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Compilation of events featuring teachers and TAs speaking out

New Budget, Same Tired Story

In what has become an unfortunate ritual in Raleigh, TAs are once again fighting for their jobs in the face of massive cuts to public education.

Here's just a sample of some of the teachers, TAs and parents who are out there fighting to ensure our students have the classroom help they need.


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$65.98

Classroom materials funding per student, 2008-09

$30.55

Classroom materials funding per student, 2017-18

Per-student funding for classroom materials is less than half of what it was before the recession, forcing teachers to buy school supplies with their own money to make up the difference.


"SINCE 2008-09, PER-STUDENT FUNDING FOR CLASSROOM MATERIALS HAS FALLEN BY 54%, ADJUSTED FOR INFLATION."

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Compilation of events featuring teachers and TAs speaking out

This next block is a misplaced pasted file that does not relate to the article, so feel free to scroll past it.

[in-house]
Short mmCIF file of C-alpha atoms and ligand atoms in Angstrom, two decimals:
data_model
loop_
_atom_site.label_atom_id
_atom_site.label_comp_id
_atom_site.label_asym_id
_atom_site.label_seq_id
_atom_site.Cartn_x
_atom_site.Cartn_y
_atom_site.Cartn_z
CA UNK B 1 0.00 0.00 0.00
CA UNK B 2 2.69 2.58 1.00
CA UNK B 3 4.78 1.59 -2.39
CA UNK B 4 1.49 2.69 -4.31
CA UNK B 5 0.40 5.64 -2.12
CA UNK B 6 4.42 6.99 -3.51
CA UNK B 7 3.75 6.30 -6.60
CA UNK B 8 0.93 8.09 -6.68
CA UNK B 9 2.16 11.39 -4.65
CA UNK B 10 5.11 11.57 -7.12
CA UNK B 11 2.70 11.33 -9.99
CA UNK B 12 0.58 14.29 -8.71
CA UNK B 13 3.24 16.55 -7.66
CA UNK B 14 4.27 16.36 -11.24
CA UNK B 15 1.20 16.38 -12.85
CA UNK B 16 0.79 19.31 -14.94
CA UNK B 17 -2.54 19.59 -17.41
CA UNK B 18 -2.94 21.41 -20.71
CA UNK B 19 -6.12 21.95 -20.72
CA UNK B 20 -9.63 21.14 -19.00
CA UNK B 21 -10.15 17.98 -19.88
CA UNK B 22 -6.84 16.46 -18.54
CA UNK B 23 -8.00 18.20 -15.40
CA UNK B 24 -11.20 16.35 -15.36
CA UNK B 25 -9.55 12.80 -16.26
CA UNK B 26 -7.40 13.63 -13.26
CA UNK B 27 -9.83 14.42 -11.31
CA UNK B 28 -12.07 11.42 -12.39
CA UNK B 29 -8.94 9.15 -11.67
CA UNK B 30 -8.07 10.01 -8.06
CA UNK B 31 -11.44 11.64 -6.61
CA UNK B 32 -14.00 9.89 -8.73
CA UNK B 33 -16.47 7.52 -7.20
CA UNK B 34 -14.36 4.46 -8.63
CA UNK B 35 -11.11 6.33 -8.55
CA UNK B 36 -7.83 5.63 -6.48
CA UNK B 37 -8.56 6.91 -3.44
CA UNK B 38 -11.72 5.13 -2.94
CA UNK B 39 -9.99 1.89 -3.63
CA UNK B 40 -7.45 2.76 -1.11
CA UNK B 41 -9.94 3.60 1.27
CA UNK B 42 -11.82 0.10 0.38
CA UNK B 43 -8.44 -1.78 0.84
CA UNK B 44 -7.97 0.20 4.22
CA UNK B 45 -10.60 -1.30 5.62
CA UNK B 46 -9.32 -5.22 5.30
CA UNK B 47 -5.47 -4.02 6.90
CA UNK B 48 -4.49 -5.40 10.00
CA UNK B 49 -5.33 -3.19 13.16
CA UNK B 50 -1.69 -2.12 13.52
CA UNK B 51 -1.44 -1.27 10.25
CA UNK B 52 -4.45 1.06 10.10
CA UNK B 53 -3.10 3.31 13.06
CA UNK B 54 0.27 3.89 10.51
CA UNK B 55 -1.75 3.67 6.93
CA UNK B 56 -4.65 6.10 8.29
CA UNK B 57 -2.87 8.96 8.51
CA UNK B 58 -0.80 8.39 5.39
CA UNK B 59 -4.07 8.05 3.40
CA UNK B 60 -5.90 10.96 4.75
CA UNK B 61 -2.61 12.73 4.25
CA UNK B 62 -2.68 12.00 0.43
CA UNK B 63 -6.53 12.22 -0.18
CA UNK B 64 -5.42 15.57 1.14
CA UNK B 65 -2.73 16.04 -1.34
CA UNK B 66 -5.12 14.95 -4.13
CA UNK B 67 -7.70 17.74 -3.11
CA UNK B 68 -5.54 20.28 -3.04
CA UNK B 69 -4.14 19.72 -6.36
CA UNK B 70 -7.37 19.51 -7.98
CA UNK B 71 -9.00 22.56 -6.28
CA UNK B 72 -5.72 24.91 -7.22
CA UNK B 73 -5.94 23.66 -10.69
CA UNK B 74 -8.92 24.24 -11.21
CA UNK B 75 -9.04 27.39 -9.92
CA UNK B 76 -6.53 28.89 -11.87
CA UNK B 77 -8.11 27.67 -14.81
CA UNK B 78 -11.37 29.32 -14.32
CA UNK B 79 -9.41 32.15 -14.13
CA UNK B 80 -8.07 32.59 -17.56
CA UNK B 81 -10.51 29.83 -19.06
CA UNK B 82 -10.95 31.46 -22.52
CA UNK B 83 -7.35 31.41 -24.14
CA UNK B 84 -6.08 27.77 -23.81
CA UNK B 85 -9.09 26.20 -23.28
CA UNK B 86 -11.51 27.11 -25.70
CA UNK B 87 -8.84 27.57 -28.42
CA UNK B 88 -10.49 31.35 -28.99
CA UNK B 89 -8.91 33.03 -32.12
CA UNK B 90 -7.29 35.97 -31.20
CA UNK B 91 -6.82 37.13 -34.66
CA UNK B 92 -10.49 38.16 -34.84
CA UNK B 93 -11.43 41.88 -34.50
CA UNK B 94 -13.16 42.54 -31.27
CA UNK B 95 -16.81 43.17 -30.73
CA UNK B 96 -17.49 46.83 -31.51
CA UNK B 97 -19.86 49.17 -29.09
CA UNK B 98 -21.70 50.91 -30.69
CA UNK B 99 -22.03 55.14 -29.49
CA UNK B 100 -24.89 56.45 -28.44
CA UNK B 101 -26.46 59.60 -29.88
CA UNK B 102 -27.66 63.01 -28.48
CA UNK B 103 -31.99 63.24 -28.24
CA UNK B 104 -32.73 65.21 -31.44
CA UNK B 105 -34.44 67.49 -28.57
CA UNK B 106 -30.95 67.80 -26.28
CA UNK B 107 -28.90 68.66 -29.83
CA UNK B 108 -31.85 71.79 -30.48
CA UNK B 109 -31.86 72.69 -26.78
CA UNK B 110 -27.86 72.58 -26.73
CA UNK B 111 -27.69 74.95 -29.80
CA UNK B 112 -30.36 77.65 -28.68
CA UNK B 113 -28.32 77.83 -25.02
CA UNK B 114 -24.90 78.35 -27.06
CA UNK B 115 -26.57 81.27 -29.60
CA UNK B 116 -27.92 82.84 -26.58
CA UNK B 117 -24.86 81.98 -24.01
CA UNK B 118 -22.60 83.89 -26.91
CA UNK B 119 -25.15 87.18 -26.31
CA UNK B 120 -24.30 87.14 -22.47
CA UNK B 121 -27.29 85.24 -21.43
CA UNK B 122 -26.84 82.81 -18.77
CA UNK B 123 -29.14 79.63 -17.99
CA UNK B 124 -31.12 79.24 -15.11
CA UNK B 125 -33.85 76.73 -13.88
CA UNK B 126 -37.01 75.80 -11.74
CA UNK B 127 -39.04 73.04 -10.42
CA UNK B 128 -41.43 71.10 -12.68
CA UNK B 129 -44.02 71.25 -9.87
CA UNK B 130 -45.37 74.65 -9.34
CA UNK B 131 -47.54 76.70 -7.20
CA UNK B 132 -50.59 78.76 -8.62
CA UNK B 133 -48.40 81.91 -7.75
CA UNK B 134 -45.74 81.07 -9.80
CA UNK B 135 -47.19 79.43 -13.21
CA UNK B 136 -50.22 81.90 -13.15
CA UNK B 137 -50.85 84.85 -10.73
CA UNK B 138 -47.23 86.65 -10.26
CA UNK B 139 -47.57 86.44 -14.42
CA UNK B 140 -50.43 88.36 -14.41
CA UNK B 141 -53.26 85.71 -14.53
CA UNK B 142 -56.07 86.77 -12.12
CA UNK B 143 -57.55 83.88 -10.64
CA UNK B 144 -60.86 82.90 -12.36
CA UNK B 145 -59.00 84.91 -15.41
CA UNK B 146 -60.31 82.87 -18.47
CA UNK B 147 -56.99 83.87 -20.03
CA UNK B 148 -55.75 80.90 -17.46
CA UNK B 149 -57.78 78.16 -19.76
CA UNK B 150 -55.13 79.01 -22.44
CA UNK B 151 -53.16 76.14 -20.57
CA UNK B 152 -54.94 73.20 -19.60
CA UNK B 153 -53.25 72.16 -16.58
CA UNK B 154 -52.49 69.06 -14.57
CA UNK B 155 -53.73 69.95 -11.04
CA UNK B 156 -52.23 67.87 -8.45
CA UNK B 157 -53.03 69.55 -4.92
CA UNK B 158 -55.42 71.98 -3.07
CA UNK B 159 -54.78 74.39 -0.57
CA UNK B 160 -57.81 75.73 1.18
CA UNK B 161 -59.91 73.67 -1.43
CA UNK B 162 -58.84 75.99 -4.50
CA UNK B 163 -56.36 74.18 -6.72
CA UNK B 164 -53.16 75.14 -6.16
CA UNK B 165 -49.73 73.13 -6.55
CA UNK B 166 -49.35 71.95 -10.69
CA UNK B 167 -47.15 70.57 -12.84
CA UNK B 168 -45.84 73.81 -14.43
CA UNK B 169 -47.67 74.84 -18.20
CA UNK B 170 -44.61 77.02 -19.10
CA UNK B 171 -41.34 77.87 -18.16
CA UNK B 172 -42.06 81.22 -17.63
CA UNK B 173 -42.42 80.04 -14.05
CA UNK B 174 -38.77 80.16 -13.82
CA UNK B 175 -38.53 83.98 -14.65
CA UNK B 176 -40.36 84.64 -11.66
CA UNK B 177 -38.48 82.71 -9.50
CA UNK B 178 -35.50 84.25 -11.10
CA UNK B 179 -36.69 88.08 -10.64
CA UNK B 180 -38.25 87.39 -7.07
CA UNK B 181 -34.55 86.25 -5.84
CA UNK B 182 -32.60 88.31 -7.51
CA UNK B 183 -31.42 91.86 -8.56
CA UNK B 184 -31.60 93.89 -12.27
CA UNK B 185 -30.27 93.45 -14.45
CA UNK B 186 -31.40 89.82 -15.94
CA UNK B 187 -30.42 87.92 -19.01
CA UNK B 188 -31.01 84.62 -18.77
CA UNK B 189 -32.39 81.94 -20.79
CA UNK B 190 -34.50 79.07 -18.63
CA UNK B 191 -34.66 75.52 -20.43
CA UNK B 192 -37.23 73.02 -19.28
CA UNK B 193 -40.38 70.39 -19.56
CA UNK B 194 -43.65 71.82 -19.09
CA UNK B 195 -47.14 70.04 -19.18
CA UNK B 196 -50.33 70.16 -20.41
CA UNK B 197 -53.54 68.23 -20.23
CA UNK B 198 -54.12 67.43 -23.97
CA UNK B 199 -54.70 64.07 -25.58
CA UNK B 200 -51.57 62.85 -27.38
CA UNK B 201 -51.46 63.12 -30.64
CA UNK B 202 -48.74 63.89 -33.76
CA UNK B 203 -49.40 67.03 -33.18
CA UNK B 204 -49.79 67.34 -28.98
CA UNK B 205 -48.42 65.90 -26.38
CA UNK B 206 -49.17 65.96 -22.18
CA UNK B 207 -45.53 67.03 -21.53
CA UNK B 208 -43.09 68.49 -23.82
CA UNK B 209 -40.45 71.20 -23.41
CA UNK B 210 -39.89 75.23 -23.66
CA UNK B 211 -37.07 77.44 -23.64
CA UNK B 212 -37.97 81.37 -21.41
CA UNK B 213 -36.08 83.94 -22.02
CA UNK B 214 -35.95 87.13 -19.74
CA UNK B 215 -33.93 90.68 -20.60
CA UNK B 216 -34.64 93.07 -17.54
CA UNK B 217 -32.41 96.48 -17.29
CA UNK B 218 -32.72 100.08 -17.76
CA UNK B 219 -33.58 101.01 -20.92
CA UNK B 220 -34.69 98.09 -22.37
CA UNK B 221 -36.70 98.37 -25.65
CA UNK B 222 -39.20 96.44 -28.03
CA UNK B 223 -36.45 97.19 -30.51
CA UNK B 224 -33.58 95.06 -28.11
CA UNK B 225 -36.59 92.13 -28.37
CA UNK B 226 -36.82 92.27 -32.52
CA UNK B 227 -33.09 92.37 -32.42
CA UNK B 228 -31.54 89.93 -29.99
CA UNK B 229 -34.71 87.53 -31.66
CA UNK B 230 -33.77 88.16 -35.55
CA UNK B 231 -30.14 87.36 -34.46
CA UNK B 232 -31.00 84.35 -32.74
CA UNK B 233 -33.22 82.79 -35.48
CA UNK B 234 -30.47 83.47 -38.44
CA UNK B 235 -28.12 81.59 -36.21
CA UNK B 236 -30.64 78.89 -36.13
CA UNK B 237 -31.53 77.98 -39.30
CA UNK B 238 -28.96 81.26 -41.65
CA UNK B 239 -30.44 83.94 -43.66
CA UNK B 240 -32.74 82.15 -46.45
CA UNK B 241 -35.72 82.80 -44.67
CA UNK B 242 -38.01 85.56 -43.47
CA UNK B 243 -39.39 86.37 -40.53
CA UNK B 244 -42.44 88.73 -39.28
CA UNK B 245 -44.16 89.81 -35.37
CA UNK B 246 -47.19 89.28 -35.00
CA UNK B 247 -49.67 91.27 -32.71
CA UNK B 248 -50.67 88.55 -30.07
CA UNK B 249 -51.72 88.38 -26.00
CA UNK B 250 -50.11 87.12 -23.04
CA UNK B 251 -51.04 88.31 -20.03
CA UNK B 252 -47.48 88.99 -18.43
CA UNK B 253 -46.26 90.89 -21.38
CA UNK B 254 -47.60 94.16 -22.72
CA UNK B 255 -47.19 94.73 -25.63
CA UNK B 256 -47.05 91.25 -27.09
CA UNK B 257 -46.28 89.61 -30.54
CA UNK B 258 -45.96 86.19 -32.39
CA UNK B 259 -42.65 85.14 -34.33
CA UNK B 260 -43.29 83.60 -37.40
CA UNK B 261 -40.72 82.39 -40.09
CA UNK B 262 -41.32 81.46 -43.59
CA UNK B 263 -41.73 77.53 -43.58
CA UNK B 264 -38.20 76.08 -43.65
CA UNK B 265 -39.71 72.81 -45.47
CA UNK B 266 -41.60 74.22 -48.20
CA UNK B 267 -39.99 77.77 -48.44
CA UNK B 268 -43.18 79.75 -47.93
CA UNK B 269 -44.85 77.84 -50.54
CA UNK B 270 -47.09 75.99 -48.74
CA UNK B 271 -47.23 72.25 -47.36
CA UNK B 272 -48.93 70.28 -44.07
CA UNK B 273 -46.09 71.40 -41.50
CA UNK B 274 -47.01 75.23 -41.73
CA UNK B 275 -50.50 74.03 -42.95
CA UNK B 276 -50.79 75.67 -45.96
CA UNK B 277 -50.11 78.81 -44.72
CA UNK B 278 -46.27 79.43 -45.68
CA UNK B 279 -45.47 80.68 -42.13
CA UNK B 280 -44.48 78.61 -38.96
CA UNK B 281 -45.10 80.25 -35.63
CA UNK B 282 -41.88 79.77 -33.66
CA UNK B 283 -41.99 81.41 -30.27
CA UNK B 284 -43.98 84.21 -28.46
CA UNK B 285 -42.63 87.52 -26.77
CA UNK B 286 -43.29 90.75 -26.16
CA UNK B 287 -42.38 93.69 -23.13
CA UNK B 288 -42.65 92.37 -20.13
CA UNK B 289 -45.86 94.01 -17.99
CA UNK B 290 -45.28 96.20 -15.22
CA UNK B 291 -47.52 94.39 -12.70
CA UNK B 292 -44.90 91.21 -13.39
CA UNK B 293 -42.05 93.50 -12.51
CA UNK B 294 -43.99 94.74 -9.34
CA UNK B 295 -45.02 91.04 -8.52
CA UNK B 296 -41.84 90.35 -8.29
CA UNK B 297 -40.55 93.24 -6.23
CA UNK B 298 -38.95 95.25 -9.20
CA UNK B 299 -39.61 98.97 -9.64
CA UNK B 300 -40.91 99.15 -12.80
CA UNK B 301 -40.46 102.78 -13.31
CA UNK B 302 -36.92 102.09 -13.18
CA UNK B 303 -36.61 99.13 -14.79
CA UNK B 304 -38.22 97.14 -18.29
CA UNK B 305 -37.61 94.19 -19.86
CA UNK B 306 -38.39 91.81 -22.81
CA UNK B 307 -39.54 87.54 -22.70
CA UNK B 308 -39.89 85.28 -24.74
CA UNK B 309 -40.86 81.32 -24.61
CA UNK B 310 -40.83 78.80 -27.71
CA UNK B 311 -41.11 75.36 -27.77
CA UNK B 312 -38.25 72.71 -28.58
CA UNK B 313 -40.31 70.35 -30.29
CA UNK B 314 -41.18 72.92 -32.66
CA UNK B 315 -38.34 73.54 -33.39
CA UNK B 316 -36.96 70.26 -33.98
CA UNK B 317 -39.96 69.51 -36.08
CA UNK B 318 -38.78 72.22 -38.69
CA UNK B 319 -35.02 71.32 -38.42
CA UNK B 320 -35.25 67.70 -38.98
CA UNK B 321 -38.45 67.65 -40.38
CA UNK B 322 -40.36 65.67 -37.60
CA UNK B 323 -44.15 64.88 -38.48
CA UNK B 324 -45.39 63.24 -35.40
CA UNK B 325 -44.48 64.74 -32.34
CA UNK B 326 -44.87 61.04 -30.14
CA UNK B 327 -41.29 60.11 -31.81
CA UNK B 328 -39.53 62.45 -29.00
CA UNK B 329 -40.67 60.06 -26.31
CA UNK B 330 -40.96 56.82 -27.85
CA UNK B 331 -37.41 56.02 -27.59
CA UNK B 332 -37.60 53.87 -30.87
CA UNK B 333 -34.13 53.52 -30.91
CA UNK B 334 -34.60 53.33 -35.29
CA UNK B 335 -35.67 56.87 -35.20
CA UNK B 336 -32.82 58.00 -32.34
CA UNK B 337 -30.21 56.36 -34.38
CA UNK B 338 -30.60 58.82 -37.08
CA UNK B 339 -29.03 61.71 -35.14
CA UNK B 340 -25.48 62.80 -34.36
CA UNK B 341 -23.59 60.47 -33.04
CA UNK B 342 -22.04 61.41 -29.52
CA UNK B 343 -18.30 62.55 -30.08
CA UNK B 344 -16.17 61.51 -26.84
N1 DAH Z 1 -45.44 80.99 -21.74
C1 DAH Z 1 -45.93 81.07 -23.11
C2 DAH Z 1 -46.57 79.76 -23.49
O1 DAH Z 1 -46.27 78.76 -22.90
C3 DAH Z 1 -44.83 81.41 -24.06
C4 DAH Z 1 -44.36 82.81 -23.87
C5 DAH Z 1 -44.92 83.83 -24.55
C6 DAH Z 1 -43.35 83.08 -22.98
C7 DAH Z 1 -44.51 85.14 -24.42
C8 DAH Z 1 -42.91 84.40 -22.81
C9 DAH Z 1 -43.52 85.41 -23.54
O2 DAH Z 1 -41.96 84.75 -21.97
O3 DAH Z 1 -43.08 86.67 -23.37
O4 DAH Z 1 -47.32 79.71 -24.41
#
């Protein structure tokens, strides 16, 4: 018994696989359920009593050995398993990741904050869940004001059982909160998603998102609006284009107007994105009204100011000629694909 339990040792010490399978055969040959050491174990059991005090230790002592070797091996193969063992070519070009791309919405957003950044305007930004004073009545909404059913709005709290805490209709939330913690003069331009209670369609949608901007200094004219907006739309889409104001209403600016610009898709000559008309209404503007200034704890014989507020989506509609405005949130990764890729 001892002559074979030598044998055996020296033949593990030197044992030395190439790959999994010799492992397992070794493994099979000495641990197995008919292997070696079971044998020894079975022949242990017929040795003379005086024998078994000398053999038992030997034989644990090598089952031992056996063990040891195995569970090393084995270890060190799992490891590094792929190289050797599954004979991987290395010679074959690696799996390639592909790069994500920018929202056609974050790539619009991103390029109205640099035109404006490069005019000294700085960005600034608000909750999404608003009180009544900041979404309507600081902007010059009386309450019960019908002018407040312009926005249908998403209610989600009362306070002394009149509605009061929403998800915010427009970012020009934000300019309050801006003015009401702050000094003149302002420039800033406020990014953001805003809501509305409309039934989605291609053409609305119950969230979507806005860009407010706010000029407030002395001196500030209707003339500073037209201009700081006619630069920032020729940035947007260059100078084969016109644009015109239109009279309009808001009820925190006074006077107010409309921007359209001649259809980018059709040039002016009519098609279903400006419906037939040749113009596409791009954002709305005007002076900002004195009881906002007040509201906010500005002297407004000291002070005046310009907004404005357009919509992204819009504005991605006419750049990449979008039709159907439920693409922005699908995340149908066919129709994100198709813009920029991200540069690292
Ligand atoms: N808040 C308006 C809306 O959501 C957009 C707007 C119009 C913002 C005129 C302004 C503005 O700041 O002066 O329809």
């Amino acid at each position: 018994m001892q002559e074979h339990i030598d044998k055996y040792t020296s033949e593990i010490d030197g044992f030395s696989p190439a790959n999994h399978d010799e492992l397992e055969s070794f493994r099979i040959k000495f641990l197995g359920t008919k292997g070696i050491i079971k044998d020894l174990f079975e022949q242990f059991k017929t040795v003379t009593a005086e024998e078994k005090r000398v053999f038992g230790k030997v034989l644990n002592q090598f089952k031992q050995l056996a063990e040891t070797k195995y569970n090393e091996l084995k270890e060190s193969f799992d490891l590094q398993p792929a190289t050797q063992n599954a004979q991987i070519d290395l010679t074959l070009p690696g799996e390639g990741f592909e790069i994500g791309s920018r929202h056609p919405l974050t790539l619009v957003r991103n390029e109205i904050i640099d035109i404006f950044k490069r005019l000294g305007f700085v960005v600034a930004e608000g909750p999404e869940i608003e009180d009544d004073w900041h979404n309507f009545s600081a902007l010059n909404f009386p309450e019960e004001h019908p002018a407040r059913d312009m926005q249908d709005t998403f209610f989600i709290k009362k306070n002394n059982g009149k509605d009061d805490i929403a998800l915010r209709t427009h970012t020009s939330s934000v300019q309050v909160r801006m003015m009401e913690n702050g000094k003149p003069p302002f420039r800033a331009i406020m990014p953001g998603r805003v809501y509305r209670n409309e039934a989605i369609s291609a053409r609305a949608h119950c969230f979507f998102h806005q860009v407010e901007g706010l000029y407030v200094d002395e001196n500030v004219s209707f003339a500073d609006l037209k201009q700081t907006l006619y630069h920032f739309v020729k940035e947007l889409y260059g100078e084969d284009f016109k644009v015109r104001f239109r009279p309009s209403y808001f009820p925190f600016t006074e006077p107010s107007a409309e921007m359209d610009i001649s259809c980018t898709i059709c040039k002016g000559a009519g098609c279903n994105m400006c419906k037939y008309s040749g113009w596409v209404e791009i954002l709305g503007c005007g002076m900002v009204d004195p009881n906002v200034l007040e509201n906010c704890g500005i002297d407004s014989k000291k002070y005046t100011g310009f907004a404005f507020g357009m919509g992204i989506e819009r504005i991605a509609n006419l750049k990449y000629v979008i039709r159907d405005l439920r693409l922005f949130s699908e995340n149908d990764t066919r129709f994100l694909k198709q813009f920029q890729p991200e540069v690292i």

New Budget, Same Tired Story

In what has become an unfortunate ritual in Raleigh, TAs are once again fighting for their jobs in the face of massive cuts to public education.

Here's just a sample of some of the teachers, TAs and parents who are out there fighting to ensure our students have the classroom help they need.


Share this video

"We have a state that is dismantling our public school system. This state is going in the wrong direction when it comes to public education."

- Paul Bailey, Republican School Board Member, Charlotte-Mecklenburg Schools